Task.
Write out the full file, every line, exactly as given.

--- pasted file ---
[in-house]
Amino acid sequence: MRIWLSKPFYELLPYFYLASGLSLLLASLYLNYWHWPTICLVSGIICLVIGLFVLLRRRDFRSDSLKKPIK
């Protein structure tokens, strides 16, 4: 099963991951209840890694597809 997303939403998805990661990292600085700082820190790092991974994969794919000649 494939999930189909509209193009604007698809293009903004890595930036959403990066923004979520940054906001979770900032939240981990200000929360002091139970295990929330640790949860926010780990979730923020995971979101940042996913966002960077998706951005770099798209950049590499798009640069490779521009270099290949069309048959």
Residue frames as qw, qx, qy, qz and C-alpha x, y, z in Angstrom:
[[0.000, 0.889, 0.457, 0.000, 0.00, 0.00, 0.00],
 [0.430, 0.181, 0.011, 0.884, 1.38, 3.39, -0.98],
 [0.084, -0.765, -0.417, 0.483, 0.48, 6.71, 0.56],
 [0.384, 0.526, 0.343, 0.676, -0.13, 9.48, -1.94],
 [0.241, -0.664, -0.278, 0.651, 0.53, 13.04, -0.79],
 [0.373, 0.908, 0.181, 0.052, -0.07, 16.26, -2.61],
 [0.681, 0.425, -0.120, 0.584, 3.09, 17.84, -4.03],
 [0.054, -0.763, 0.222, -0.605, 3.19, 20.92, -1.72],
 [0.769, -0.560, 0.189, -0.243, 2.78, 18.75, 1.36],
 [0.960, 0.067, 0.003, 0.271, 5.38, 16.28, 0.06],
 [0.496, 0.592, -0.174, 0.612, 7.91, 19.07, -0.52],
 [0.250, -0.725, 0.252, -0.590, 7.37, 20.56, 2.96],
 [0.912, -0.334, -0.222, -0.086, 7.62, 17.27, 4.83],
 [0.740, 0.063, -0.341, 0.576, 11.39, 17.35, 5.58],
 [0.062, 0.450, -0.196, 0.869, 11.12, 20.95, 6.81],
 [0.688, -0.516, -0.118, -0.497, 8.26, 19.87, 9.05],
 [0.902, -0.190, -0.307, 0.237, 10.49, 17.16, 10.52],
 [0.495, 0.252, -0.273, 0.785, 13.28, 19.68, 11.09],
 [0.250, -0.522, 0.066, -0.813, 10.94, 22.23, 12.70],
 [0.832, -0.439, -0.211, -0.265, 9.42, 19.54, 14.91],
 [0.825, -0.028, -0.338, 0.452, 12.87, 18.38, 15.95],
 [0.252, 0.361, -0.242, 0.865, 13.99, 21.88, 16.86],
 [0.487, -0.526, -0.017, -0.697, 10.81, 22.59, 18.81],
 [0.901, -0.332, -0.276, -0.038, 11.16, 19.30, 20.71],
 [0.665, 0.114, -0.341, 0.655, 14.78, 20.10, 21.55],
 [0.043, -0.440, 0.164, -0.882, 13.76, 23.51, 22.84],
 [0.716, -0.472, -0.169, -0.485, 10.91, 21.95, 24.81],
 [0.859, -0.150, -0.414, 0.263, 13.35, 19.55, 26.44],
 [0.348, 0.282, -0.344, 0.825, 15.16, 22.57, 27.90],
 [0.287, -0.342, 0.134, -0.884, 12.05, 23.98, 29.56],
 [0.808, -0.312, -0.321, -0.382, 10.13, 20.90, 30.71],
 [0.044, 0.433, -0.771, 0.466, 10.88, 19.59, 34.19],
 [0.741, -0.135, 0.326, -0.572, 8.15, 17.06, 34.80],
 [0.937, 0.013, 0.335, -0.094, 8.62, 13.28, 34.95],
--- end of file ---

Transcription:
[in-house]
Amino acid sequence: MRIWLSKPFYELLPYFYLASGLSLLLASLYLNYWHWPTICLVSGIICLVIGLFVLLRRRDFRSDSLKKPIK
């Protein structure tokens, strides 16, 4: 099963991951209840890694597809 997303939403998805990661990292600085700082820190790092991974994969794919000649 494939999930189909509209193009604007698809293009903004890595930036959403990066923004979520940054906001979770900032939240981990200000929360002091139970295990929330640790949860926010780990979730923020995971979101940042996913966002960077998706951005770099798209950049590499798009640069490779521009270099290949069309048959």
Residue frames as qw, qx, qy, qz and C-alpha x, y, z in Angstrom:
[[0.000, 0.889, 0.457, 0.000, 0.00, 0.00, 0.00],
 [0.430, 0.181, 0.011, 0.884, 1.38, 3.39, -0.98],
 [0.084, -0.765, -0.417, 0.483, 0.48, 6.71, 0.56],
 [0.384, 0.526, 0.343, 0.676, -0.13, 9.48, -1.94],
 [0.241, -0.664, -0.278, 0.651, 0.53, 13.04, -0.79],
 [0.373, 0.908, 0.181, 0.052, -0.07, 16.26, -2.61],
 [0.681, 0.425, -0.120, 0.584, 3.09, 17.84, -4.03],
 [0.054, -0.763, 0.222, -0.605, 3.19, 20.92, -1.72],
 [0.769, -0.560, 0.189, -0.243, 2.78, 18.75, 1.36],
 [0.960, 0.067, 0.003, 0.271, 5.38, 16.28, 0.06],
 [0.496, 0.592, -0.174, 0.612, 7.91, 19.07, -0.52],
 [0.250, -0.725, 0.252, -0.590, 7.37, 20.56, 2.96],
 [0.912, -0.334, -0.222, -0.086, 7.62, 17.27, 4.83],
 [0.740, 0.063, -0.341, 0.576, 11.39, 17.35, 5.58],
 [0.062, 0.450, -0.196, 0.869, 11.12, 20.95, 6.81],
 [0.688, -0.516, -0.118, -0.497, 8.26, 19.87, 9.05],
 [0.902, -0.190, -0.307, 0.237, 10.49, 17.16, 10.52],
 [0.495, 0.252, -0.273, 0.785, 13.28, 19.68, 11.09],
 [0.250, -0.522, 0.066, -0.813, 10.94, 22.23, 12.70],
 [0.832, -0.439, -0.211, -0.265, 9.42, 19.54, 14.91],
 [0.825, -0.028, -0.338, 0.452, 12.87, 18.38, 15.95],
 [0.252, 0.361, -0.242, 0.865, 13.99, 21.88, 16.86],
 [0.487, -0.526, -0.017, -0.697, 10.81, 22.59, 18.81],
 [0.901, -0.332, -0.276, -0.038, 11.16, 19.30, 20.71],
 [0.665, 0.114, -0.341, 0.655, 14.78, 20.10, 21.55],
 [0.043, -0.440, 0.164, -0.882, 13.76, 23.51, 22.84],
 [0.716, -0.472, -0.169, -0.485, 10.91, 21.95, 24.81],
 [0.859, -0.150, -0.414, 0.263, 13.35, 19.55, 26.44],
 [0.348, 0.282, -0.344, 0.825, 15.16, 22.57, 27.90],
 [0.287, -0.342, 0.134, -0.884, 12.05, 23.98, 29.56],
 [0.808, -0.312, -0.321, -0.382, 10.13, 20.90, 30.71],
 [0.044, 0.433, -0.771, 0.466, 10.88, 19.59, 34.19],
 [0.741, -0.135, 0.326, -0.572, 8.15, 17.06, 34.80],
 [0.937, 0.013, 0.335, -0.094, 8.62, 13.28, 34.95],